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Where do you keep your will after you write it?

If you watch a lot of television dramas, you might think that everyone who has a will has a lawyer looking after it -- or, at the very least, a wall safe where it can be kept away from prying eyes and meddlesome relatives.

In reality, that's not how it usually works. Most people aren't exactly sure what to do with their wills and other estate planning documents once they get finished making them.

What are your options for storing your will and other important documents?

Your attorney's office

Some attorneys do offer people the option of storing their estate planning documents or wills. (Some do not.) If the attorney's office is well-established, you may feel comfortable leaving your original documents there for safekeeping. However, you need to make sure that your relatives know which attorney to contact when you die. Otherwise, the documents may come to light too late to be of use.

Your executor

If you trust someone to be the executor of your estate, you probably trust them to keep your estate documents safe. This is often a very good option because your executor is probably in a prime position to know if something happens to you.

Your home safe

If you have a home safe, you might be tempted to keep your original documents in it. However, home safes -- unless they're built into a wall or floor -- can be stolen. You don't want someone walking off with your will after your death if they walk off with the safe in hopes of finding treasure inside.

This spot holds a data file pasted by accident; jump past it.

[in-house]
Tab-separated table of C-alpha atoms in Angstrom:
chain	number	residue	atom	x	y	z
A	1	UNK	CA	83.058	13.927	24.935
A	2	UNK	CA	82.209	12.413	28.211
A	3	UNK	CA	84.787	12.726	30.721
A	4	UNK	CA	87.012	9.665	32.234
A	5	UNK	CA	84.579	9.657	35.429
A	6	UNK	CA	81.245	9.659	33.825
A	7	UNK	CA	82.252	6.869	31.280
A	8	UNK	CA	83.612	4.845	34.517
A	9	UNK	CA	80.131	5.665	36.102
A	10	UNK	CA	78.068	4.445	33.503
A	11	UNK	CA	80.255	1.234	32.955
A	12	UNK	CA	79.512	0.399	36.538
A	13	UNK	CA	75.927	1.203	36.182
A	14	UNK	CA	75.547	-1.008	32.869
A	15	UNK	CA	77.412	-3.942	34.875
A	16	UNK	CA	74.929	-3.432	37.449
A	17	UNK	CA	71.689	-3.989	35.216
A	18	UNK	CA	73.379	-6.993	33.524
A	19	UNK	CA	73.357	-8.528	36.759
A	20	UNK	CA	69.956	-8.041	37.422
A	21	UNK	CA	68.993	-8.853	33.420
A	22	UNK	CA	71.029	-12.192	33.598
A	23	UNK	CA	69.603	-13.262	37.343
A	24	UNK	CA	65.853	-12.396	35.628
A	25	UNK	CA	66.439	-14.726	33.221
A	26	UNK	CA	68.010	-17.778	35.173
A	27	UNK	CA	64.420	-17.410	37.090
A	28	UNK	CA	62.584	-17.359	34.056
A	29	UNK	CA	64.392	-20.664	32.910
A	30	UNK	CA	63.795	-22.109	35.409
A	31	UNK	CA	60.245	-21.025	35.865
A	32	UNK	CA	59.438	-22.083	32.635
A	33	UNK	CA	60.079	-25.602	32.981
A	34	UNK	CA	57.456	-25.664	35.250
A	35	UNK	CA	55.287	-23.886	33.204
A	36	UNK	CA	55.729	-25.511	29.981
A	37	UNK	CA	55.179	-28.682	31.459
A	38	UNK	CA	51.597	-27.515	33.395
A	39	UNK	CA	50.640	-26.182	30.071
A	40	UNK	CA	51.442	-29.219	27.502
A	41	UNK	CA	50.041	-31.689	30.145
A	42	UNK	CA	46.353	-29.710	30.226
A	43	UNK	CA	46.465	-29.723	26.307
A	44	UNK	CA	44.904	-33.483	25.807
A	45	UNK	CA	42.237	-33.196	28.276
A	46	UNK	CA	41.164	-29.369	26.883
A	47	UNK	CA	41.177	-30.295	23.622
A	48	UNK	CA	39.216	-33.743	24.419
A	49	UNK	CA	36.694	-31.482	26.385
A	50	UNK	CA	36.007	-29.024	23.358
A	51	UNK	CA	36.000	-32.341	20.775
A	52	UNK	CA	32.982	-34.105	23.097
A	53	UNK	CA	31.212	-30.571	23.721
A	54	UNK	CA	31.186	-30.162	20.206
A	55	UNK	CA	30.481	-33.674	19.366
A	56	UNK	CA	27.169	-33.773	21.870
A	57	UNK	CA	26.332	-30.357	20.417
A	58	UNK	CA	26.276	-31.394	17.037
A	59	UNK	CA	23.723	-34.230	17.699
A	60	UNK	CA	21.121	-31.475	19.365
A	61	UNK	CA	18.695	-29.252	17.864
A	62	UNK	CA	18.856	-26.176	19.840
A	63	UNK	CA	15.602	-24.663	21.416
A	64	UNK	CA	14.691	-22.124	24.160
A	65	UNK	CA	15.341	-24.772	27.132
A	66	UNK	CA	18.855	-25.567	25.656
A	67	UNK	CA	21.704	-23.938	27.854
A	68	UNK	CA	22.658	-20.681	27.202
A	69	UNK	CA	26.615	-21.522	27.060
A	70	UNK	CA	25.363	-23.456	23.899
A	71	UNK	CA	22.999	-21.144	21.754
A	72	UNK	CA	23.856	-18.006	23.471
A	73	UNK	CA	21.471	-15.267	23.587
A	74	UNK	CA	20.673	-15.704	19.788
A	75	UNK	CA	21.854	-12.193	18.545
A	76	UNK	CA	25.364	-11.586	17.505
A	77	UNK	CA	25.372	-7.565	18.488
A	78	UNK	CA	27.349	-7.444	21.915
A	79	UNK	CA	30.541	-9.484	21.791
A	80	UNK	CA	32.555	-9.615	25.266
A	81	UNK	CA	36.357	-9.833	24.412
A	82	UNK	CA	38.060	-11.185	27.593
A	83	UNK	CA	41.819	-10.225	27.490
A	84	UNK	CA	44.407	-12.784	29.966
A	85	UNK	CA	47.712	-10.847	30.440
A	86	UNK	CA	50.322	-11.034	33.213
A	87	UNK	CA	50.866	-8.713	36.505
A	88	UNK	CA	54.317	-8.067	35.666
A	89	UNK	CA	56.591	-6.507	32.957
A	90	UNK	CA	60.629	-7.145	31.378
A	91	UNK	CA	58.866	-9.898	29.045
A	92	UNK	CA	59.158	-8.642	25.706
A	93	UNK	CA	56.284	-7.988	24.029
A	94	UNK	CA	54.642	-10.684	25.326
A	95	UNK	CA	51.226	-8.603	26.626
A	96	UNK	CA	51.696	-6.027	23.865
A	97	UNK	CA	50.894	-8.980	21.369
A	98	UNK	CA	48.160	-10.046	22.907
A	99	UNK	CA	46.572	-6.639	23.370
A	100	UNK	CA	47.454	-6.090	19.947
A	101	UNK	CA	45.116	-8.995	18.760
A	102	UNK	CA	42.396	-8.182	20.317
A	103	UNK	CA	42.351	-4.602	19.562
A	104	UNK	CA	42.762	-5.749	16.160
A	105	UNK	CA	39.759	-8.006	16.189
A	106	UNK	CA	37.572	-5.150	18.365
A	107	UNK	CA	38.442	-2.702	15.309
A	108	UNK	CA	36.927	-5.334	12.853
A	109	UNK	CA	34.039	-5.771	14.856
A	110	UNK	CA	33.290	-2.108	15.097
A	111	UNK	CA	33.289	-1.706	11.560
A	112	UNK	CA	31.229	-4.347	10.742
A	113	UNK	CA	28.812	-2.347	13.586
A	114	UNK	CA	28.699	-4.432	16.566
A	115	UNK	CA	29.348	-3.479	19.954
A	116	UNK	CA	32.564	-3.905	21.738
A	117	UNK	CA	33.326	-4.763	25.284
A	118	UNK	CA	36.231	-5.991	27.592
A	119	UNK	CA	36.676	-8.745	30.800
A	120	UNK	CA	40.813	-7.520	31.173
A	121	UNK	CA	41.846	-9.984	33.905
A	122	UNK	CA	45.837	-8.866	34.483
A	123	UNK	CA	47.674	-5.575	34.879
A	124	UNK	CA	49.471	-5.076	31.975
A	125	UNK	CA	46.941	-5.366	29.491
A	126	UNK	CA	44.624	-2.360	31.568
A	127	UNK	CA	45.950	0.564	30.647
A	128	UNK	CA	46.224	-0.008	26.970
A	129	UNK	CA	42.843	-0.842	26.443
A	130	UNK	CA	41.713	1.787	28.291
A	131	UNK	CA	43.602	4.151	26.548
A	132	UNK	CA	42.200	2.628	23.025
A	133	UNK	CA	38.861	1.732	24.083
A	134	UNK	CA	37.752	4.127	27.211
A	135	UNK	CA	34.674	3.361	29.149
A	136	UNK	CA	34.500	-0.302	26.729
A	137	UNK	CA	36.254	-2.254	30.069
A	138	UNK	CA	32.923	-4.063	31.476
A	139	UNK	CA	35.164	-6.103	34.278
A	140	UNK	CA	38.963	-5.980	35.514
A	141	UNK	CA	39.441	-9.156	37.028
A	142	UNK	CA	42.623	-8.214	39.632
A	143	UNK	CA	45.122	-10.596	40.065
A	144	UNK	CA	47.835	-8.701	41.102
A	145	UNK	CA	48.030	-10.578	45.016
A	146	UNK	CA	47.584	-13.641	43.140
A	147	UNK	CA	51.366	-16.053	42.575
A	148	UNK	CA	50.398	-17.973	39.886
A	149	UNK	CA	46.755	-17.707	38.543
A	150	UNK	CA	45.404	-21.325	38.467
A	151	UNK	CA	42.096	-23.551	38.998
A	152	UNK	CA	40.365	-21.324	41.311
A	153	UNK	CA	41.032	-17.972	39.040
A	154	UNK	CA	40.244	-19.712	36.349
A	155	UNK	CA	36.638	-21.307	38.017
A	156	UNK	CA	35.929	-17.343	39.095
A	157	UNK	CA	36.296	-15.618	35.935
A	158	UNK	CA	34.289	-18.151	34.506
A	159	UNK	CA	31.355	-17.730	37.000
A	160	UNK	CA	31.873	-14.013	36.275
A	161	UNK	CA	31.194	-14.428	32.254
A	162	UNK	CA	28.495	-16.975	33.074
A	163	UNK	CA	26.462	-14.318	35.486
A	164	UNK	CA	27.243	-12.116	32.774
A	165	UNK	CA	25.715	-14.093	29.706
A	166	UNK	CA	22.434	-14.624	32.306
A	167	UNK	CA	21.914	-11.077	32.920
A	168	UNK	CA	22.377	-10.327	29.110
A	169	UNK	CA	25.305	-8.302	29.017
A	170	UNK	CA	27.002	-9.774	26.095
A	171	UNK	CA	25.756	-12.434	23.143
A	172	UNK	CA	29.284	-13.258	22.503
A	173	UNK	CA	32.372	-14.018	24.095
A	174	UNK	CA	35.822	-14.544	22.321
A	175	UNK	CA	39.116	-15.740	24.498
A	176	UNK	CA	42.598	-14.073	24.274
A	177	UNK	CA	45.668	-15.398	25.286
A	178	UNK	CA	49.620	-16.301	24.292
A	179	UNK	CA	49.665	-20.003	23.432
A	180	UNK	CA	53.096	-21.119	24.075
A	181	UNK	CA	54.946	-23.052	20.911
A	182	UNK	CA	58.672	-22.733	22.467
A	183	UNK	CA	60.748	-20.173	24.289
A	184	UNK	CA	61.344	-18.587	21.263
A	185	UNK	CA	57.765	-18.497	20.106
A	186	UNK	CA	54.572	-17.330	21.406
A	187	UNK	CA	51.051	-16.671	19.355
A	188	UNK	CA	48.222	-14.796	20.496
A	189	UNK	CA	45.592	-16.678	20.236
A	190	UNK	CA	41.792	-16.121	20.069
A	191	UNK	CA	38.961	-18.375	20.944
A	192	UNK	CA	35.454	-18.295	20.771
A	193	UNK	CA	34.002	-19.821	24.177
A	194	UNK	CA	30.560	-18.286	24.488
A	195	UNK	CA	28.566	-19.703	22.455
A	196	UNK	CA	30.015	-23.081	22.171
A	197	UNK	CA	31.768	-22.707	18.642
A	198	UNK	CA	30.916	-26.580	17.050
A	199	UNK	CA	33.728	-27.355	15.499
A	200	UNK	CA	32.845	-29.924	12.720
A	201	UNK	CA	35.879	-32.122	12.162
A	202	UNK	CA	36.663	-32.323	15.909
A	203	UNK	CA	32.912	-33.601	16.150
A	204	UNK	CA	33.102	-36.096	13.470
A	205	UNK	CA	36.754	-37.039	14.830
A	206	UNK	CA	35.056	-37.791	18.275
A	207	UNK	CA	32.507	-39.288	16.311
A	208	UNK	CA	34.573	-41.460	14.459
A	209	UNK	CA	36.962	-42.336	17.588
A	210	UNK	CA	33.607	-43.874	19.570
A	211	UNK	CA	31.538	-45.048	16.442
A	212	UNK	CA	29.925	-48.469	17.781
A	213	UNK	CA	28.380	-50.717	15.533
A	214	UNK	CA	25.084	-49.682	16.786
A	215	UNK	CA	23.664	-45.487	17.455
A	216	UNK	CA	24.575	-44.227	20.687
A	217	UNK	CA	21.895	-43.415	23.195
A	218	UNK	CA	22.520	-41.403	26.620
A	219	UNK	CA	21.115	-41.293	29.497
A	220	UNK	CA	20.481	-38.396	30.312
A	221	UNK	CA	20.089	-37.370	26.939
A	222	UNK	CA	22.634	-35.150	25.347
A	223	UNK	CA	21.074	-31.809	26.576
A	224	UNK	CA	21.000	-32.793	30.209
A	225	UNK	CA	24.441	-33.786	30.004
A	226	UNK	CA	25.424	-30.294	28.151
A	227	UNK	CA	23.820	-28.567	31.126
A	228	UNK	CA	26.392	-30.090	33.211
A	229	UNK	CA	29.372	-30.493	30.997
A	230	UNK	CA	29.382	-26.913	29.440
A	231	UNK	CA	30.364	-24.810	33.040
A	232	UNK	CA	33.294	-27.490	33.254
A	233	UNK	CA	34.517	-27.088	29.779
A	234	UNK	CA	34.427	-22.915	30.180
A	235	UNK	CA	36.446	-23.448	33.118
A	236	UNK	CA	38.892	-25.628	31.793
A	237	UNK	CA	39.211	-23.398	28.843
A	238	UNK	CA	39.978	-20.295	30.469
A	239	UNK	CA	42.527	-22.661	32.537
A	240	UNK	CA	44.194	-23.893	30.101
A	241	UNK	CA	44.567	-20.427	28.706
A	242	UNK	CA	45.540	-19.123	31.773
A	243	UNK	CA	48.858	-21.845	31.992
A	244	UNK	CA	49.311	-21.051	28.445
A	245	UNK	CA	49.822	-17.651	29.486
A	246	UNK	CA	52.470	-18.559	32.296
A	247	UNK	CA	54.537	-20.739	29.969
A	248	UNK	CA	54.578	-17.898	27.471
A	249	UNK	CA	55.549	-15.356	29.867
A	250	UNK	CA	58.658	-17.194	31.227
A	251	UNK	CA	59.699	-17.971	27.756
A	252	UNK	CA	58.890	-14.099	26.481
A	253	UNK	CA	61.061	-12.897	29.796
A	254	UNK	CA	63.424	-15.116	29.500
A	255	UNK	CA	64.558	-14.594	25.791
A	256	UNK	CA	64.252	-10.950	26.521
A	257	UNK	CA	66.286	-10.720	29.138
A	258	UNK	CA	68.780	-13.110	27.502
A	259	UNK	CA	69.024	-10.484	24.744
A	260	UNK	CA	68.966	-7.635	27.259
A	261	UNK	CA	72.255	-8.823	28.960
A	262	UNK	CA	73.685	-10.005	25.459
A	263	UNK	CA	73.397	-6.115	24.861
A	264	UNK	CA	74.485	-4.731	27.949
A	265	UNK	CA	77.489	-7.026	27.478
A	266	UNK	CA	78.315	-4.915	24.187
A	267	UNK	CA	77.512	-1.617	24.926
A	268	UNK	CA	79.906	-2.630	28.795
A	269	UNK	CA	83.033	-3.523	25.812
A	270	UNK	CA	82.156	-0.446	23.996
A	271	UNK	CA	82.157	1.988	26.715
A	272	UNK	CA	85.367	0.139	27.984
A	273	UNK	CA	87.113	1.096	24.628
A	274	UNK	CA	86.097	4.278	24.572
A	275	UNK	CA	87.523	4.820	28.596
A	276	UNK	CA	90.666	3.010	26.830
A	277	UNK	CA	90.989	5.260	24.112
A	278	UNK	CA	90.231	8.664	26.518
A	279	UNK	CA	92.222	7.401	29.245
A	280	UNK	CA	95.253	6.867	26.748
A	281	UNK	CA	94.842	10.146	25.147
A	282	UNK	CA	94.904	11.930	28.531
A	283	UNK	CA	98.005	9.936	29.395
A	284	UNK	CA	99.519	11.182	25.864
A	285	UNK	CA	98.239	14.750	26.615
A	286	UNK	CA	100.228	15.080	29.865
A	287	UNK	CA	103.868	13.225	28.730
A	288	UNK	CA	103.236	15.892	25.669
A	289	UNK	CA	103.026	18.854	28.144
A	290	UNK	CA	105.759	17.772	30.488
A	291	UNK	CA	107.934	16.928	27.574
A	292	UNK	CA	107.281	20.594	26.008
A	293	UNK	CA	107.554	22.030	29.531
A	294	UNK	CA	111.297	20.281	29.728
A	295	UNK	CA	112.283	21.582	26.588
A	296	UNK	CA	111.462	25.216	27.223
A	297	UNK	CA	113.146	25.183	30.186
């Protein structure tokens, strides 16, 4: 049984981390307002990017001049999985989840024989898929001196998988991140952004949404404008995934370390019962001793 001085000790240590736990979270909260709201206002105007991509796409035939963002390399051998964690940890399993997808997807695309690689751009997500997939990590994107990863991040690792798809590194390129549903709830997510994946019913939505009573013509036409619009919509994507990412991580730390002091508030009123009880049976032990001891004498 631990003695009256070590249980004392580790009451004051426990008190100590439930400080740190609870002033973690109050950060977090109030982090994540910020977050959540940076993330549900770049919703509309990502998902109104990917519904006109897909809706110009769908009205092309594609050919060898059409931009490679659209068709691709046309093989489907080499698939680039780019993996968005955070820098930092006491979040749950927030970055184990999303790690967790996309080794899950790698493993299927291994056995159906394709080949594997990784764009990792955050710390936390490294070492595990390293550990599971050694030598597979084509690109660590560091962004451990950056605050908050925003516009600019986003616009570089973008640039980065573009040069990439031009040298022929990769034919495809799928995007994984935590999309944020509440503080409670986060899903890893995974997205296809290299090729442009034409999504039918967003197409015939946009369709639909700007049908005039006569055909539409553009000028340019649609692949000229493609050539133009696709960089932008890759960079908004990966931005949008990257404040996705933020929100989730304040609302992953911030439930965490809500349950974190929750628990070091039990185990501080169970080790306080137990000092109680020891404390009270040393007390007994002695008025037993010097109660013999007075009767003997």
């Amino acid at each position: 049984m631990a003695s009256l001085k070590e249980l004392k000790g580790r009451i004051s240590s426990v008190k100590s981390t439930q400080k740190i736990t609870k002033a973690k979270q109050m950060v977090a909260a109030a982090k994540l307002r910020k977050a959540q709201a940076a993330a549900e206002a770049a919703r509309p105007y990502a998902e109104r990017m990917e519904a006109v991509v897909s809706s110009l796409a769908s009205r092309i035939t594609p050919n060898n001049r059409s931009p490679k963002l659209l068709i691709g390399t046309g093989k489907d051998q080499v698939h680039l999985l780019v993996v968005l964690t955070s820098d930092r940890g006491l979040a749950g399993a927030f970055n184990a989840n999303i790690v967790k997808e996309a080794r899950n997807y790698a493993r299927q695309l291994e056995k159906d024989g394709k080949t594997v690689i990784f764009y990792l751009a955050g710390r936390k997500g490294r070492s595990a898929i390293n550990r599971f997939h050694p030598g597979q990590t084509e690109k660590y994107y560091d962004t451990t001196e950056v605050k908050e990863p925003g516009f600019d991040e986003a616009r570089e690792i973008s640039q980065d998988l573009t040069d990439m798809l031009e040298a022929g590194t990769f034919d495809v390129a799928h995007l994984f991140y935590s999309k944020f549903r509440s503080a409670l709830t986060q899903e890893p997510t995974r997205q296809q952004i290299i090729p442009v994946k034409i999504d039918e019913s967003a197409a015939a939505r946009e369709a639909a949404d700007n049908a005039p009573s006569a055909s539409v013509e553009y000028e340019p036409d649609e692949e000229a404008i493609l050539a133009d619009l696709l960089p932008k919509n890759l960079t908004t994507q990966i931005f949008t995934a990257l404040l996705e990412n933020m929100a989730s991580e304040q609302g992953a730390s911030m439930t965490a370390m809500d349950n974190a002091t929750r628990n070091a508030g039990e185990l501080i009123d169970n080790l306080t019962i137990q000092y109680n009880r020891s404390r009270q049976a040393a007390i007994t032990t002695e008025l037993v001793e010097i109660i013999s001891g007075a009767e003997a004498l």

Your safety deposit box

Safety deposit boxes are also a problem. After your death, your relatives won't be able to open one without a court order. You can still use this option, however, if you put someone on the box as a joint owner. If you're only storing important papers in there, your executor might (again) be a good choice.

Remember: Having a will only helps if you make sure that it can be found by the people who need to use it. Resist the temptation to hide it, even if you are worried about prying eyes. Look toward one of the other solutions listed above, instead. For advice specific to your situation, talk the issue over with your elder law attorney and see what ideas he or she suggests.

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